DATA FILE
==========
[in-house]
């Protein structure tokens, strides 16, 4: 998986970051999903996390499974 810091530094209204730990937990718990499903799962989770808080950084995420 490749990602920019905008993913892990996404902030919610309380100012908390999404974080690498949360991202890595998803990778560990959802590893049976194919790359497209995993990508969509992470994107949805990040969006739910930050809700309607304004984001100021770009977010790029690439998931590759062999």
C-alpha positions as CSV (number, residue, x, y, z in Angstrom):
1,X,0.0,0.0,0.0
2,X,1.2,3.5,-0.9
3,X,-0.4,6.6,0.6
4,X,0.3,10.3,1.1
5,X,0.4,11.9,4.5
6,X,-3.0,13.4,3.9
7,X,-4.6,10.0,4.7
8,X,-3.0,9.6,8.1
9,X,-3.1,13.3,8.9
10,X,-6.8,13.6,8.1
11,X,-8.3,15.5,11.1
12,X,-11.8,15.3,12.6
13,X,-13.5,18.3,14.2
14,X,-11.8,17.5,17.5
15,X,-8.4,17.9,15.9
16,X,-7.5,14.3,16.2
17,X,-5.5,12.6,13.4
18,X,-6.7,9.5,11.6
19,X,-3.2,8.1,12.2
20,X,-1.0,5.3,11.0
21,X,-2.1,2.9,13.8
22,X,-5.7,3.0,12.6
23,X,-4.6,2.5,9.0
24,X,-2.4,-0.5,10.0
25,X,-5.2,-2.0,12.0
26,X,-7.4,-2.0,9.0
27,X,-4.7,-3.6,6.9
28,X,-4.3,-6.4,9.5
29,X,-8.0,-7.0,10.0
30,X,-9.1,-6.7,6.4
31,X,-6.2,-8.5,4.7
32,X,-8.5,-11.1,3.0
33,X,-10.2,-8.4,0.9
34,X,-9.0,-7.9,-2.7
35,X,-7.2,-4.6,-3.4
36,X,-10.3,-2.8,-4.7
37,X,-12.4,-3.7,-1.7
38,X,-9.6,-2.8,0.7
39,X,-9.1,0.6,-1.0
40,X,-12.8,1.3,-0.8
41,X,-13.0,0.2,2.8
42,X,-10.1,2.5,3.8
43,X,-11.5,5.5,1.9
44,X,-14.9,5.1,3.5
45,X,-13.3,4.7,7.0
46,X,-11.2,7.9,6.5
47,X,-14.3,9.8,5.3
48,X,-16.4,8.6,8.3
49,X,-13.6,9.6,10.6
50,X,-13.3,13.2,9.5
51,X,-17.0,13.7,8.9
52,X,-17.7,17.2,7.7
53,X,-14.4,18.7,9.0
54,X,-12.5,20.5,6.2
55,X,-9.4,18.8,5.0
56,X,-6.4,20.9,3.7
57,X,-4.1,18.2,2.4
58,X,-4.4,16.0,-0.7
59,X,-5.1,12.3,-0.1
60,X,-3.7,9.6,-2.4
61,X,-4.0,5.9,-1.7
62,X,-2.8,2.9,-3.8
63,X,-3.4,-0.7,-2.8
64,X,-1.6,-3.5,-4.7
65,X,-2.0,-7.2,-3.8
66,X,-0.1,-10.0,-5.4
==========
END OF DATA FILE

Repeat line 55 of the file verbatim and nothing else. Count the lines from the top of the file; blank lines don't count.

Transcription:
52,X,-17.7,17.2,7.7